One of my profs and I occasionally chat about his curriculum. This was his first year teaching at IU East and he’s still fine-tuning his style. The main roadblock he runs into, and I can totally understand, is that a lot of his students have a very nonchalant, sometimes completely ambivalent, attitude towards the course material.
One thing I suggested, for when he teaches Organic Chemistry next year, is to draw in real-world examples to help illustrate and provide context for the material. I call this “contextual learning” (there may be a more official title for it, but I wasn’t an education major, so I’m just going to call it that). Continue reading
In a week and a half, I am graduating.
I started my undergrad, back in Pennsylvania, when I was 18 and I am now 28. I am what admissions refers to as a “non-traditional student.”
I’ve been to five institutions, across three states, changed majors six times, and this will be my second and third college degrees: first was an A.S. in Accounting, the second and third are A.S. in Chemistry and B.A. in Natural Science & Math.
This is really exciting for me, as I’m sure you can imagine. Not only because it’s my undergrad, or because it’s been ten years in the making, or even just because commencement will probably be really exciting — it’s just the whole idea of finishing something. Continue reading
Below is a copy of my term paper written for my Cell Biology course. I wrote it in a slightly less-formal style of scientific journalism, but didn’t spare on the technical details. Feedback, good or bad, is appreciated.
The Effects of the Consumption of Methylxanthines on the Adenosine Receptor System
Every year, humans around the world consume an estimated 10 to 20 billion pounds of coffee. (Gale) While some may drink it for the flavor, one can imagine it is probably the psychoactive stimulant, caffeine, that is the puppetmaster, beguiling we Americans to consume 200 mg (approx. 2 cups of coffee), and our northern European counterparts, up to 400 mg, every day. (ibid) For most people, it provides a useful mental edge: sharpening their focus and providing a subtle kick-in-the-pants of chemical motivation. Caffeinating over that sharpened-edge, however, can lead to disorders of sleep, anxiety, and even a jittery anxious quasi-hallucinatory state known as “caffeine intoxication”, all noted by the DSM-IV. (ibid) The other dark side is the silent escalation of tolerance to caffeine’s beneficial effects. Prolonged, regular exposure of caffeine can set up the consumer for an uncomfortable withdrawal period, ripe with headaches, myalgia, fatigue, and anxiety. (Ramkumar et al.) Continue reading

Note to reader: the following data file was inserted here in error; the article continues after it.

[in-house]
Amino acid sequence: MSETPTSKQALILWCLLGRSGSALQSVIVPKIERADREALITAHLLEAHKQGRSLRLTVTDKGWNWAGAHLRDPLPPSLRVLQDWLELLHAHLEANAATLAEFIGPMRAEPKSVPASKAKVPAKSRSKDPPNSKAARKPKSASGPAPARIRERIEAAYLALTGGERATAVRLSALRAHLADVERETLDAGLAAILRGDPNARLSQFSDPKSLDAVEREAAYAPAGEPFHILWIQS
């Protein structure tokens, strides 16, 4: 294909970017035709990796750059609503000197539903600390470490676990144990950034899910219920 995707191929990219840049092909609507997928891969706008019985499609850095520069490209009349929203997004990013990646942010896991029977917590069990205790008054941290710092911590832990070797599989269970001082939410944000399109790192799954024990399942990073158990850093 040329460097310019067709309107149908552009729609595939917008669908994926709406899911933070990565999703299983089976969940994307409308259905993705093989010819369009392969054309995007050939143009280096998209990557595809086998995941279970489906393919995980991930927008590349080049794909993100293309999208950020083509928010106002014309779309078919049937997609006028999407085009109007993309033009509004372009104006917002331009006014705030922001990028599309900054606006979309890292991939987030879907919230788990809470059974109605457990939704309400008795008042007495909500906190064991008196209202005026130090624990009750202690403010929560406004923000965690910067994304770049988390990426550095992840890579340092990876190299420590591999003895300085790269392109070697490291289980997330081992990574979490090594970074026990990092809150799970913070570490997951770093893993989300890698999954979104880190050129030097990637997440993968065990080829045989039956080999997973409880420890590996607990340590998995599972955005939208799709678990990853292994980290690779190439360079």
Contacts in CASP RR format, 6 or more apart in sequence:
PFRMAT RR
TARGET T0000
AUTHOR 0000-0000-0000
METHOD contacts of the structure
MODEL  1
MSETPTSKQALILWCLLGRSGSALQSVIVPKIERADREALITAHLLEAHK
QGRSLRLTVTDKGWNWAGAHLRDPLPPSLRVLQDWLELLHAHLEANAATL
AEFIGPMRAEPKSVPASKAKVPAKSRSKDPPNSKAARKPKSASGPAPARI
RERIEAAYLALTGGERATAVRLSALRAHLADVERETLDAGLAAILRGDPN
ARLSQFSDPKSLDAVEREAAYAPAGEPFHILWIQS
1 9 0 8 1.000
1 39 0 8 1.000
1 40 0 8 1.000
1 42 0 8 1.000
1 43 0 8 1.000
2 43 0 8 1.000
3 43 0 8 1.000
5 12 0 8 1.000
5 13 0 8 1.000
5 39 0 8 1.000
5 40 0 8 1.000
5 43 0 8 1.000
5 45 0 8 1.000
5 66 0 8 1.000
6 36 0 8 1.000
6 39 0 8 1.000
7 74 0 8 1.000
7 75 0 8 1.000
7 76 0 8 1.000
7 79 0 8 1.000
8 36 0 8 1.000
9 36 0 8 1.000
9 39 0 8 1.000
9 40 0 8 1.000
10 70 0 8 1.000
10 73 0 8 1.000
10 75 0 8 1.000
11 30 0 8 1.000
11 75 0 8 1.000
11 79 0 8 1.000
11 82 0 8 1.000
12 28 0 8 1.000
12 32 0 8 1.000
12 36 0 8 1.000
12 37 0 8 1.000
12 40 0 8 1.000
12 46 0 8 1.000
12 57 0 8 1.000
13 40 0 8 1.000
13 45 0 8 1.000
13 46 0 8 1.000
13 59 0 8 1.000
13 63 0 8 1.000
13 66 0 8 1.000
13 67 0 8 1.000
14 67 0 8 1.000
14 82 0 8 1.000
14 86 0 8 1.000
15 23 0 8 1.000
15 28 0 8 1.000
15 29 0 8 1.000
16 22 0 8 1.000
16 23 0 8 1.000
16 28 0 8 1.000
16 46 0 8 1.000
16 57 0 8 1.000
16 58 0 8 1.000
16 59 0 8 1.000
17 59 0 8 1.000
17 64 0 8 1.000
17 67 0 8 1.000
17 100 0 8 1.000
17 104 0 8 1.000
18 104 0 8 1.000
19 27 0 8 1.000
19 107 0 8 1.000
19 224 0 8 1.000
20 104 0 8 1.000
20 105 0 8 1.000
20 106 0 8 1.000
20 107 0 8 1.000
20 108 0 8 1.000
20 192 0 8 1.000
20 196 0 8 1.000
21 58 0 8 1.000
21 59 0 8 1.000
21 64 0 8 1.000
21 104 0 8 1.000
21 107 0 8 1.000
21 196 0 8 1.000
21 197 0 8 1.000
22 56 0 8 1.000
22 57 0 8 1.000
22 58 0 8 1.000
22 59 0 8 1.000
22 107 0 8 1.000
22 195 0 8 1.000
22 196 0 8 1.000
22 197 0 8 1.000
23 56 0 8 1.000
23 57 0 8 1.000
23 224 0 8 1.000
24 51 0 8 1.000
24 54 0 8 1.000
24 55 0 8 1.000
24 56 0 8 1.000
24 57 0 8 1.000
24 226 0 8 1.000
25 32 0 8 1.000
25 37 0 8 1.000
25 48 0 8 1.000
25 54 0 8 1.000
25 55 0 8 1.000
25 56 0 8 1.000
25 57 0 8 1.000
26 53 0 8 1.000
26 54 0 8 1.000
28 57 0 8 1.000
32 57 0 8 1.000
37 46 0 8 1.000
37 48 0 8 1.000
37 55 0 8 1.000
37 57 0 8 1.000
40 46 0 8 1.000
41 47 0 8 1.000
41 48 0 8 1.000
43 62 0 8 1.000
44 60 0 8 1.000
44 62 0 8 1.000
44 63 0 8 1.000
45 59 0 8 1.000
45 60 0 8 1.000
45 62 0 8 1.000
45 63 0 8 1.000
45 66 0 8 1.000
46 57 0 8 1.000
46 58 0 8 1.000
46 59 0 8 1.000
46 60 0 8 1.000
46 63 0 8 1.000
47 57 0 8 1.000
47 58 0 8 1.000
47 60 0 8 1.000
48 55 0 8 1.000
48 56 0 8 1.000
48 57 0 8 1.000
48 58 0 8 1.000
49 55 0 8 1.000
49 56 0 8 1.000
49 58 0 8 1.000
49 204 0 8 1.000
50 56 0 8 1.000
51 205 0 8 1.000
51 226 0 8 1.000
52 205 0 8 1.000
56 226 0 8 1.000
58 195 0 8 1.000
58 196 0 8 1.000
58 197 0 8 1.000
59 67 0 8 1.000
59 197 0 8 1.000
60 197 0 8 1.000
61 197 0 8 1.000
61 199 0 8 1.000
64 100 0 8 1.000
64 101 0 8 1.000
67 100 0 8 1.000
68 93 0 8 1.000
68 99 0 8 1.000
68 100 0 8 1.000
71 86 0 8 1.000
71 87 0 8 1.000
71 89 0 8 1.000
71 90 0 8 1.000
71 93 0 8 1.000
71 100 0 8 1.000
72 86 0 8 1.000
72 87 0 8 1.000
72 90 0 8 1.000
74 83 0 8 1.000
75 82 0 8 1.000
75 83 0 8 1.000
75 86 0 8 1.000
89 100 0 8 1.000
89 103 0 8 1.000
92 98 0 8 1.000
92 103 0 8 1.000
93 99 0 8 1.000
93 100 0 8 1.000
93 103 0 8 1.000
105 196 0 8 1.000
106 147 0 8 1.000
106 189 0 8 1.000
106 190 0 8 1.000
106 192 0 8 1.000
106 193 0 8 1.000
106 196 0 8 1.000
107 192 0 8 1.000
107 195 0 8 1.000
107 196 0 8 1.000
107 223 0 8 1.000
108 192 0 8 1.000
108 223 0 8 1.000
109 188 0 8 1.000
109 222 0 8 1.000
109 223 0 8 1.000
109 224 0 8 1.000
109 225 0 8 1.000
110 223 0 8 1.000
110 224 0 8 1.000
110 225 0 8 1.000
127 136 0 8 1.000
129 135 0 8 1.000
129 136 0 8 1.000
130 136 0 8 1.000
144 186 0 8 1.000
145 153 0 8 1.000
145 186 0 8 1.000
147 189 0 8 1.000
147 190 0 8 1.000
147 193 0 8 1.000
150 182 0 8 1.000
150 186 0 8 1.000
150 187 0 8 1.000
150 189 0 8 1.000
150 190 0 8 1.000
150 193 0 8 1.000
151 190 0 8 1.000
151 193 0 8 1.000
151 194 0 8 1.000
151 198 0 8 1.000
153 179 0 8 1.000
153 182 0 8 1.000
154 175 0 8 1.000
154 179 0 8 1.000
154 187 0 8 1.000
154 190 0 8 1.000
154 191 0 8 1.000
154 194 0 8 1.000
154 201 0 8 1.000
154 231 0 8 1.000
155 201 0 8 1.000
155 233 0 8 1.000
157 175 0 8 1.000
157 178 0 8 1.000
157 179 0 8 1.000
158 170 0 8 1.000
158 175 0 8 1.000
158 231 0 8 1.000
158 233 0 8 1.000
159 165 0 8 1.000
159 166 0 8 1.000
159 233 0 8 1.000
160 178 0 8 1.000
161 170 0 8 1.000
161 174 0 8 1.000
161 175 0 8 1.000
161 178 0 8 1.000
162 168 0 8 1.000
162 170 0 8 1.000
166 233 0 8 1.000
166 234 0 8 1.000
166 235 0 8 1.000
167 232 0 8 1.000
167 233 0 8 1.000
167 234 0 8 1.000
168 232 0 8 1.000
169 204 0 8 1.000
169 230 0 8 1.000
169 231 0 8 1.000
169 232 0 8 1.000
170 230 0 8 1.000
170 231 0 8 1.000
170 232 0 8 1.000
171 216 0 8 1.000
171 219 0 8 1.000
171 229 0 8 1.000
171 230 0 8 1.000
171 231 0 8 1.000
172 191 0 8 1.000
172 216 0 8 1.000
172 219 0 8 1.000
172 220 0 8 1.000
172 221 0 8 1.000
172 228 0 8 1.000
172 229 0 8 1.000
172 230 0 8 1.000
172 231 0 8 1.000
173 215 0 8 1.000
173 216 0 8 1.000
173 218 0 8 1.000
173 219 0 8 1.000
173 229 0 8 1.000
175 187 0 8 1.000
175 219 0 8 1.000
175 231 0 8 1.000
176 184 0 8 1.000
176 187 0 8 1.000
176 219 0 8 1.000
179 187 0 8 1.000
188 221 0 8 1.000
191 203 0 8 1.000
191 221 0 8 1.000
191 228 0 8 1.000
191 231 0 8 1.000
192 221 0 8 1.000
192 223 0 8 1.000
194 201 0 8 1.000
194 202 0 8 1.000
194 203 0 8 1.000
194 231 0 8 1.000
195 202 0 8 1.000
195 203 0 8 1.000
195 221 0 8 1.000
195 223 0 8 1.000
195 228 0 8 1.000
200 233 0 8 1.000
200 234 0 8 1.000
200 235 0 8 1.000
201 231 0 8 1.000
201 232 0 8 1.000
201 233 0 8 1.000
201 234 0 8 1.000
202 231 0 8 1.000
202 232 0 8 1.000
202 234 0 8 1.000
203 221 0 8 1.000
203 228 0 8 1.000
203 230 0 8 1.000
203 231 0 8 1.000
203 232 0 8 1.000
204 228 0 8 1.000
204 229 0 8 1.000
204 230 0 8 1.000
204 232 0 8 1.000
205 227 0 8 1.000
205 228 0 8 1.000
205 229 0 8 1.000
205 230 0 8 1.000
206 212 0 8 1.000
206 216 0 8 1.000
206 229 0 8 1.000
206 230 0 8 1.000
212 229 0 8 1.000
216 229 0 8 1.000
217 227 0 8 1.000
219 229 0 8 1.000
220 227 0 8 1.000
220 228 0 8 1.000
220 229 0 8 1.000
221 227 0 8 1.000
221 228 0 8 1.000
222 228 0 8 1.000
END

I had a meeting today with two Profs from the School of Natural Science & Mathematics; Dale & Errol. Dale is “that Biotech guy” (a gross understatement ), and Errol is a prof in Chemistry (incidentally, he is also my prof in Chem this semester).
Our meeting was the result of a casual chat I had with Errol regarding Grad school, my future career, and what I need to do to make it happen. Quite honestly, I have the desire but am completely blind with respect to what I need to do. Errol suggested I meet with he and Dale to discuss this in more detail.
I suppose I should back up a little bit. Continue reading
It’s midnight, and I should really be sleeping, but my brain is hyper-alert right now. I think it’s the chocolate cake we ate for dessert. Or maybe I’m just dehydrated, I don’t know. This has been an interesting week so far.
My third straight week of biking was this morning. I have only missed one day, and that was because I got my first pinch-flat. (Rear tire wasn’t inflated enough and I went over a bump a little too hard and it popped the tube). Fortunately for me, Mark & his family were able to come over that evening for dinner, and he helped me do my first tire patch. Exciting! It rides great now. i just have to keep the tires better-inflated; comfort be damned.